In the world of SEO backlinks are a big deal. But is a link from The American Journal of Medicine better than a link from your web design company? Are links from “high authority” specialized sites really better than a link from a generic site?
Google Webmaster Trends Analyst John Mueller got hit with a similar question right off the bat in a recent Google Webmaster hangout session. His point of view was that when it comes to backlinks context is a key factor.
Context Helps Establish Site Relevance
Google uses over 200 signals for ranking webpages, and backlinks are one of the top items on that long list. The Google team takes a hard look at your backlinks before assigning a page’s rank for a few reasons.
As John explained, Google’s primary goal is to try to understand the context of web pages in order to deliver up the most relevant search results. One way Google does that is by looking at the links. They’ll take a look at the backlink’s anchor text and comb through the linking site’s content to determine what it’s all about.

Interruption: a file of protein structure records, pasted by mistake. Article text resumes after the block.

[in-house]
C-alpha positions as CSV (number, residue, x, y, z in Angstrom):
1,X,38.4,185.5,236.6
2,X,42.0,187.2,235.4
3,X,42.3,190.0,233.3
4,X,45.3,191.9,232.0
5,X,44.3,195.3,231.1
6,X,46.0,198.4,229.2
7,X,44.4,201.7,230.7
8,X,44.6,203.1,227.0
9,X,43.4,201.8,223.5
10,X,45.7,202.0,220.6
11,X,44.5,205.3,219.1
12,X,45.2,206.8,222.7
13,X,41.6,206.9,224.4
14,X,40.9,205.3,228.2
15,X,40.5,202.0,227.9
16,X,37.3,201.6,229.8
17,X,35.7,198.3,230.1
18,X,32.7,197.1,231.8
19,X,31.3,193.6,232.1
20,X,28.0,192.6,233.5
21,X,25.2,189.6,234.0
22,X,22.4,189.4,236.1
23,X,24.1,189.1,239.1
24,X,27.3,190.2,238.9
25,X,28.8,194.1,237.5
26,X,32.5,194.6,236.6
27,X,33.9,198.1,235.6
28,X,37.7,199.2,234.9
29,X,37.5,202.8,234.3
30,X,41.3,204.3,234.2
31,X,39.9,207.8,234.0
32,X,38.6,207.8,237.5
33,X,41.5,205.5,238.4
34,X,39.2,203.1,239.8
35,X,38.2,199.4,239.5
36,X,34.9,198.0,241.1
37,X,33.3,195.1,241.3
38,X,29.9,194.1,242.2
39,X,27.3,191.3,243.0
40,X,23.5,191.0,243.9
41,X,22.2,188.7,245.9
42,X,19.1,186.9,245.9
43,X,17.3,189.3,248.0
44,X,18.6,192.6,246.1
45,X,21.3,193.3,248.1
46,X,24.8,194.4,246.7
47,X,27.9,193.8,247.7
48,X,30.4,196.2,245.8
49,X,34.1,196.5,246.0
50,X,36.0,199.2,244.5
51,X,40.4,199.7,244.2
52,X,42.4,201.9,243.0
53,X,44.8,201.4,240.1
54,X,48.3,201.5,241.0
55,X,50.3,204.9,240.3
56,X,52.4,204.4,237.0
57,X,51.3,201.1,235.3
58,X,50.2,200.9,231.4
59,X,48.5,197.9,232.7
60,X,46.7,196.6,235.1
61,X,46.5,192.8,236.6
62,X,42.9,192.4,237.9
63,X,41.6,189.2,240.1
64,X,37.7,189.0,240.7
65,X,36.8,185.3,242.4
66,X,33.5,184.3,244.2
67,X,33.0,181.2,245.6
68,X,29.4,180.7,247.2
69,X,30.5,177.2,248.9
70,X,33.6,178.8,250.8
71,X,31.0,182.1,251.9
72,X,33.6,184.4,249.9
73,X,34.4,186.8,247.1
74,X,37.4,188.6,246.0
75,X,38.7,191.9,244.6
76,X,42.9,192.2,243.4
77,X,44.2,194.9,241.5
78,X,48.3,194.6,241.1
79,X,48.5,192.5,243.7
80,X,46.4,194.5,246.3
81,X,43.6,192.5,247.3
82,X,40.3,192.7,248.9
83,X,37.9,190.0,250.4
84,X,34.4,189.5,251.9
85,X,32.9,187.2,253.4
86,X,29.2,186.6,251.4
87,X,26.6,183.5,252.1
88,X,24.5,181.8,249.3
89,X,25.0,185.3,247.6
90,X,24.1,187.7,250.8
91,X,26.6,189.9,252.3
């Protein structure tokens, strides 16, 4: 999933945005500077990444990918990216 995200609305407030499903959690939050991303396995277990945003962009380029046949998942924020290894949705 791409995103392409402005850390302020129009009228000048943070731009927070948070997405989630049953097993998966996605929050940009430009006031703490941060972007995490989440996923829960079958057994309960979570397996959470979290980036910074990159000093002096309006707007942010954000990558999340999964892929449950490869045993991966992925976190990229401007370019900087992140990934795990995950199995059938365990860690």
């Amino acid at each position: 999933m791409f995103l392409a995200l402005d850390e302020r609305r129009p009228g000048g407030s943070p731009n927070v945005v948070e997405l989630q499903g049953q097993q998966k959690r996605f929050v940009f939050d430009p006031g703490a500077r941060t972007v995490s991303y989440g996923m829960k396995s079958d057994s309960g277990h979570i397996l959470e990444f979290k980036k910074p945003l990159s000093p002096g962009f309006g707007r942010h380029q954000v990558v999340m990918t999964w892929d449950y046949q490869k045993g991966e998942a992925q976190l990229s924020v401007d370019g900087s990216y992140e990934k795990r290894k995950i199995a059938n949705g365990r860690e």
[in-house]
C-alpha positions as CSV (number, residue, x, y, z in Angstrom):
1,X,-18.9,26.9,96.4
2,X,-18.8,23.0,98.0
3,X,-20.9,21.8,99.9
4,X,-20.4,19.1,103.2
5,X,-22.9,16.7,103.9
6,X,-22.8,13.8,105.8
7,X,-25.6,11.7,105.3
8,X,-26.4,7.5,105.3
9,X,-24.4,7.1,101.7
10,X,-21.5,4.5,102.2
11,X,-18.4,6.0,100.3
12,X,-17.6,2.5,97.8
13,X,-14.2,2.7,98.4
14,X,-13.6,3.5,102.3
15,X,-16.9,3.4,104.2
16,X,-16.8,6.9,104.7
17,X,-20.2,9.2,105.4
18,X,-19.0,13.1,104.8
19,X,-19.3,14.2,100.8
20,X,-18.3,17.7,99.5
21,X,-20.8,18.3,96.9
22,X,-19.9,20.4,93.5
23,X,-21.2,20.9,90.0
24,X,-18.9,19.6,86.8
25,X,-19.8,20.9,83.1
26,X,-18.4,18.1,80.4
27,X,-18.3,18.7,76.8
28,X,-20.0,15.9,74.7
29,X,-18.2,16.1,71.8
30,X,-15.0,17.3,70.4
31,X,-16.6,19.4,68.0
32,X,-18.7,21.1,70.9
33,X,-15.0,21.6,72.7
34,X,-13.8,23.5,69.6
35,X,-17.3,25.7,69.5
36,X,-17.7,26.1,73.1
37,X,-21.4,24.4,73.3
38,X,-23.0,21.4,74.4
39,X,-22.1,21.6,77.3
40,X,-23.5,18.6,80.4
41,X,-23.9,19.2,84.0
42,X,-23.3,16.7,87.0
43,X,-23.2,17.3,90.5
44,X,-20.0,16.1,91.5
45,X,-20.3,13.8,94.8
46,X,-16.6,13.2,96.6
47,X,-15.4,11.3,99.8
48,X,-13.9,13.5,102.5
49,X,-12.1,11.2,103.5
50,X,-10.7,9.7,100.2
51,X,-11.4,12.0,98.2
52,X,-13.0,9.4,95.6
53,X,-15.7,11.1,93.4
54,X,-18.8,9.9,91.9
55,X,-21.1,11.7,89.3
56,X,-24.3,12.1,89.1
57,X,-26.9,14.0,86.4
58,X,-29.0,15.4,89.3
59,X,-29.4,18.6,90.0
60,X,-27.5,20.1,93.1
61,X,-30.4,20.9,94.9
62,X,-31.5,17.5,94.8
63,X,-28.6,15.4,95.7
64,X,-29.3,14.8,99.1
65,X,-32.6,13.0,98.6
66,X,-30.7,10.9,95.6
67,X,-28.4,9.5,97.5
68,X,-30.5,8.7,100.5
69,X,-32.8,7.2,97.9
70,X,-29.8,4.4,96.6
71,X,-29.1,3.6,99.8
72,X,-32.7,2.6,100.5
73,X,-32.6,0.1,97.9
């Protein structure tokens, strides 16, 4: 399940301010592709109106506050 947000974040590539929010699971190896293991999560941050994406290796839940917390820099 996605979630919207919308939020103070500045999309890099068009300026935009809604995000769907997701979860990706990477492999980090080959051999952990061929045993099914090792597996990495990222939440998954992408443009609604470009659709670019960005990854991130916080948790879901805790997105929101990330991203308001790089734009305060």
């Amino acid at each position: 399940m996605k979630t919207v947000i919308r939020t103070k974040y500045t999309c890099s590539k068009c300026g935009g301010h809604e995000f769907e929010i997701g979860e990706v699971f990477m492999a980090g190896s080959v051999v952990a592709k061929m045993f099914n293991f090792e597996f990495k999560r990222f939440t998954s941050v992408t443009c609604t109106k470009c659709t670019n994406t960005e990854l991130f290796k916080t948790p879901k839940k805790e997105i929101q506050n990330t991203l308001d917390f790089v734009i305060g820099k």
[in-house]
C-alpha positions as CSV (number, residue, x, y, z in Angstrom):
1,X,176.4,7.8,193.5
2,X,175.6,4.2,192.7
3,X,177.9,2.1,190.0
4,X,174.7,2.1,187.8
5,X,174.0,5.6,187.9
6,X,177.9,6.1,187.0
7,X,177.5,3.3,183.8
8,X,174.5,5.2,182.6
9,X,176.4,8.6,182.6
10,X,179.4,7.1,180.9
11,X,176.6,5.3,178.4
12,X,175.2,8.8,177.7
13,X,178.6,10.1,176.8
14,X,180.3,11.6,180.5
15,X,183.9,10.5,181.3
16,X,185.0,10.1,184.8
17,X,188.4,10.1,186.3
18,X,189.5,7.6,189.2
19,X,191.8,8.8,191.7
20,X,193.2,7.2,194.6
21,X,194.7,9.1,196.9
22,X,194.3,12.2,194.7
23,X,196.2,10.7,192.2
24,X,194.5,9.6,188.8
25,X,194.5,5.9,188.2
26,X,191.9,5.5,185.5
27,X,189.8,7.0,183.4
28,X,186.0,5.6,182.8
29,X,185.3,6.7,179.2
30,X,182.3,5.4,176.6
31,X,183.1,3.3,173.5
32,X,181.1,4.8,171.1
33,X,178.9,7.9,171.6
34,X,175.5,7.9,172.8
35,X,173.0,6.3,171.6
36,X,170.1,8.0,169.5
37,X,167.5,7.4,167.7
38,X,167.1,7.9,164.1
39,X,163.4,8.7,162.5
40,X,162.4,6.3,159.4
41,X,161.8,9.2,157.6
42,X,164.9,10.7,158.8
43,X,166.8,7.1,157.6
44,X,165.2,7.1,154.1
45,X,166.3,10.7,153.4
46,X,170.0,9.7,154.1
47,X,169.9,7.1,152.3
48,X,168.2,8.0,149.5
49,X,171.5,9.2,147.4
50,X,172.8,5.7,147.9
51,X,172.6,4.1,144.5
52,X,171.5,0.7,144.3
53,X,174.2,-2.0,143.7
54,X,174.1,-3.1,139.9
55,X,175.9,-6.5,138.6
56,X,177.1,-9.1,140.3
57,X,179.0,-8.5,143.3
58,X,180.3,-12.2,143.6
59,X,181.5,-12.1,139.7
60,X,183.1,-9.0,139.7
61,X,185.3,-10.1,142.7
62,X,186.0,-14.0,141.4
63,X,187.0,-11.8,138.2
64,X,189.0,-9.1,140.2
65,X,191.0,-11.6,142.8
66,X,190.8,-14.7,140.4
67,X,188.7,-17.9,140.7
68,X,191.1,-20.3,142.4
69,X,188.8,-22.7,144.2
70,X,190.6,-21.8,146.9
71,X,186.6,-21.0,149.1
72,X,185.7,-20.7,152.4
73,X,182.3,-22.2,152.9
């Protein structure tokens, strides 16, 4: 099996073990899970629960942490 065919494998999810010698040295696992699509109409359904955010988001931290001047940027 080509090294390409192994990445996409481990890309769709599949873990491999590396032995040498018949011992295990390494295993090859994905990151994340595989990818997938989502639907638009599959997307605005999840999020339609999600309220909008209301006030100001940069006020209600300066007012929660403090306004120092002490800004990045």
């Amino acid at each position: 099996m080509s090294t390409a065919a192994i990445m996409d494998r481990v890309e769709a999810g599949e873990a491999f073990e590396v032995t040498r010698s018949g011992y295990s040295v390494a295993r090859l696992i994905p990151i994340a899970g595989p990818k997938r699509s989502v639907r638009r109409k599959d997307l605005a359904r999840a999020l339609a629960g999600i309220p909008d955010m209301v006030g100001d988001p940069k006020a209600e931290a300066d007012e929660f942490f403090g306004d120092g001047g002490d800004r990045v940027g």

When the backlink comes from a webpage with a similar topic that’s a really good thing. It helps to reinforce the context of your own website.
For example, if you have a dog grooming company and an authoritative directory that features the nation’s top groomers links to your website, that’s awesome. The context is spot on, which makes it easy for Google to connect your company’s website with dog grooming. However, if the backlink were to come from a gardening site, just for the sake of getting a link, Google may get confused.
Links from sites in your industry are great, but you don’t necessarily have to have a certain number of them to move up in the rankings. And links from reputable generic sites are ok, especially if they cover a topic that relates to your website.
The main takeaway is the closer the context of the backlink to your content, the better.
Links That Speak the Right Language
Backlinks from sites in another language are an interesting situation. In some regards the language of the linking site doesn’t matter much because Google can figure out what it’s about. Google is known for their translation tools after all.
But things can get a little hairy on the anchor text side of things. For example, if your site has many links with Russian anchor text pointing to it, Google will likely show your site to users searching for those Russian terms.
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By Michael Ramirez
Michael Ramirez is the Founder of SearchRPM, an Austin, TX based search marketing company that’s well-versed in Search Engine Optimization best practices. You can follow Michael Ramirez on Twitter @openmic0323 or on Google+ to see what he’s up to next.